SL: How was it for you when you went into the machine, because, I believe you go in 30-second sequences, right? (GL: Exactly) You get out, you go back in later, you do it about 3-4 times a day...
GL: Yes, exactly. On the first day, they give you a pair of special glasses and you don't really know what to expect. They make you do plenty of tests, like for example, they made me walk a straight line and they made me recite the months of the year, but I had to skip one of two (January, March, May and so on), so that way, I had to use my brain and when that happened, I lost all my reflexes on the left side of my body, my arm stayed straight while I was walking so he (Dr.Carrick) said ''Ah! It's something on the left side''. So then, I put on my glasses which had cameras in them unbeknownst to me. Then he told me to follow the green line and there were results for that, then I had to follow a wavy line and I struggled to do it, I would go straight when I needed to go like this (makes a wave-like gesture with his hand), then it was a saw-like line and I just couldn't stay on the line. With the results of those exercises, he was able to determine that the response from my left side was sluggish.
So then, what that machine does (the gyroscope-like machine, which is called a Gyrostim, is one of only three in the US, according the people at Gyrostim and it is a multi-axis rotating chair. You can find out more at their website), you could go in (points to a panelist), they would spin you like this, you could go in (points another one) it would spin you the other way, I went in and they spun me this way (forward motion). I did it 3-4 times a day, 30 seconds at a time for one week. By the second day, I looked at my girlfriend, she was with me, I said to Annie (Villeneuve, Quebec singer) ''I felt a trigger, I haven't felt this way in 5 months, but I felt a trigger, my brain is back on, it's ready, I felt it''. I went to bed at 10pm that night and I woke up at 8 the next day, went for my treatment, took a nap from 8:30 to 11, went for another treatment, took another nap from noon to 5, went for treatments again and then I went to sleep and slept through the night. The next day, I felt perfect.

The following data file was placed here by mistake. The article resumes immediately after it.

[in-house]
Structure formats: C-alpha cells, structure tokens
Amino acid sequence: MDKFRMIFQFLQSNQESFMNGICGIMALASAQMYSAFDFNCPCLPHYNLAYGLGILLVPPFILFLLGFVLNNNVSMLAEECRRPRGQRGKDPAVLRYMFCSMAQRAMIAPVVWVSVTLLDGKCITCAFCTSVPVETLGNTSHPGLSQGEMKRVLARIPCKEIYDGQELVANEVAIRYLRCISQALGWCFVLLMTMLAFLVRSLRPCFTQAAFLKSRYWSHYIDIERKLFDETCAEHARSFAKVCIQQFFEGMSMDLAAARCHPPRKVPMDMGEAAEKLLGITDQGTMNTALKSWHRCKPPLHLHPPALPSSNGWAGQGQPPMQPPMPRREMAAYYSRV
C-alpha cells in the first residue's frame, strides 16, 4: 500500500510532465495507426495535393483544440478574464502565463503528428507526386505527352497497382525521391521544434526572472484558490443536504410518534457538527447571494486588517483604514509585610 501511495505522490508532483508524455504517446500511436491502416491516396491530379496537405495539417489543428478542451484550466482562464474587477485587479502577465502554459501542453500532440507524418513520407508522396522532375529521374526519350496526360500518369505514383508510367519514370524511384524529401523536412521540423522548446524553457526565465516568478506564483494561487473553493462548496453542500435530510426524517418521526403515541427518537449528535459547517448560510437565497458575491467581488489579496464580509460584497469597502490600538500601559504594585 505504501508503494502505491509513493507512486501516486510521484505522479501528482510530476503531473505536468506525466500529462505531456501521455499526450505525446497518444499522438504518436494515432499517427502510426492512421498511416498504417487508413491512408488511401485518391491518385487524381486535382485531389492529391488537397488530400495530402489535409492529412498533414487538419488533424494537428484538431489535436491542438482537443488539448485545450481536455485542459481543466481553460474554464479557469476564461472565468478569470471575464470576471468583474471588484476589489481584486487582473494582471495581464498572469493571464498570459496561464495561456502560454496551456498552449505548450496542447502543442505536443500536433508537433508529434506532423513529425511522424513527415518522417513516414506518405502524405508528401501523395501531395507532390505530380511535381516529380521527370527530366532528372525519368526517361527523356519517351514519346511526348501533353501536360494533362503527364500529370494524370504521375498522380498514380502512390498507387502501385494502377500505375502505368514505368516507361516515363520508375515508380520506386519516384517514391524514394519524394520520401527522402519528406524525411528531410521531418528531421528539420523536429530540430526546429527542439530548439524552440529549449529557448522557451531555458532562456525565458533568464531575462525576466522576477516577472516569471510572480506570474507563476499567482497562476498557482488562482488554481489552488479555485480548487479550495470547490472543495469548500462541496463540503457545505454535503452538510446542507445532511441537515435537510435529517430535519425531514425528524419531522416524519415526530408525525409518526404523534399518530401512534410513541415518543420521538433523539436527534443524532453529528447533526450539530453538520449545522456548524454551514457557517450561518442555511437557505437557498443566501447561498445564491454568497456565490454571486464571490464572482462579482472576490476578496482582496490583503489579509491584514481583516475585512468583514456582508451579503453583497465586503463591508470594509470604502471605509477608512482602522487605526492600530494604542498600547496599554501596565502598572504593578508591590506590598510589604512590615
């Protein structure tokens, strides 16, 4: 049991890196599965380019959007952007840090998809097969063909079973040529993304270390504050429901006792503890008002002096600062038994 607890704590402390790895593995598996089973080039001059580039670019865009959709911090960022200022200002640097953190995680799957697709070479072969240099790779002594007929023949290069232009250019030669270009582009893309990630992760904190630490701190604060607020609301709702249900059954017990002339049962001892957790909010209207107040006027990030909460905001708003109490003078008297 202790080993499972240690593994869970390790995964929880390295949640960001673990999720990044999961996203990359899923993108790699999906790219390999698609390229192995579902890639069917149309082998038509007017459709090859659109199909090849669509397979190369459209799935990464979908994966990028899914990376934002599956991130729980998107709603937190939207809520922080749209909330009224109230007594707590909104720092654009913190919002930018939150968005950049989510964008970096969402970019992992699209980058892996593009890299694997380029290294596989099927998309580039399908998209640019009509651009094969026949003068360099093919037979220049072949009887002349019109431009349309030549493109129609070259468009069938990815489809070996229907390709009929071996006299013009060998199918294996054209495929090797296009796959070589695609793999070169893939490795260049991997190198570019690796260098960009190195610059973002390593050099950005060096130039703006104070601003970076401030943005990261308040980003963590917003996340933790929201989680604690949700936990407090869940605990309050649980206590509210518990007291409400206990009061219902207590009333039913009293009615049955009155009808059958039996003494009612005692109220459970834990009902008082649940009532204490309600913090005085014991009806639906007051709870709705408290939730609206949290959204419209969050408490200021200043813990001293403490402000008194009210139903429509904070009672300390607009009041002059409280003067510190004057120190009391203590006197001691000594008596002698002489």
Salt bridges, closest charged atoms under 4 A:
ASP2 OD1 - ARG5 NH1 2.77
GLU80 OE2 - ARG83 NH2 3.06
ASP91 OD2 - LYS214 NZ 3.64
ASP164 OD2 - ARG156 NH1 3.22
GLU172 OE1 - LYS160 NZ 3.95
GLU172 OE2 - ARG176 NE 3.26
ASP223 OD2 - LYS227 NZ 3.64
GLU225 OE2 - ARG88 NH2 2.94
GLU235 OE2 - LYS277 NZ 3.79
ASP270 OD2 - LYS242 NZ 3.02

MB: When you go through these treatments or beforehand, do you feel pain?
GL: When you go through the treatments? No, no pain. Of course, you get spun around so you get nauseous and you feel like your brain touches your nose (tilts forward) and then goes back, it's a special feeling and there are 3 year old kids using this machine, it's crazy.
JD: Guillaume, does this mean that NHL teams or any professional or amateur team could obtain one of these machines and not have to travel to Atlanta, you could have the treatment in Minnesota or here in Montreal?
GL: Well, it's like the docteur told me, not everyone is qualified to use this machine, because if you make someone spin the improper way, it could mess everything up because we asked him ''Who can use this machine?'' and I think there were only two specialists over there who were qualified to use it and to guide others on how to use it.
MT: Right now, we're talking about concussions and some are seriously hurt by them. You look at the number of concussed players right now, it's absolutely absurd and sometimes you ask yourself as a fan or as a connoisseur ''Do any of them exagerrate?'' In your case, we know it's a concussion, but when you go to places like those and you talk to team doctors, do any of them have doubts sometimes when a player tells them they think they have a concussion?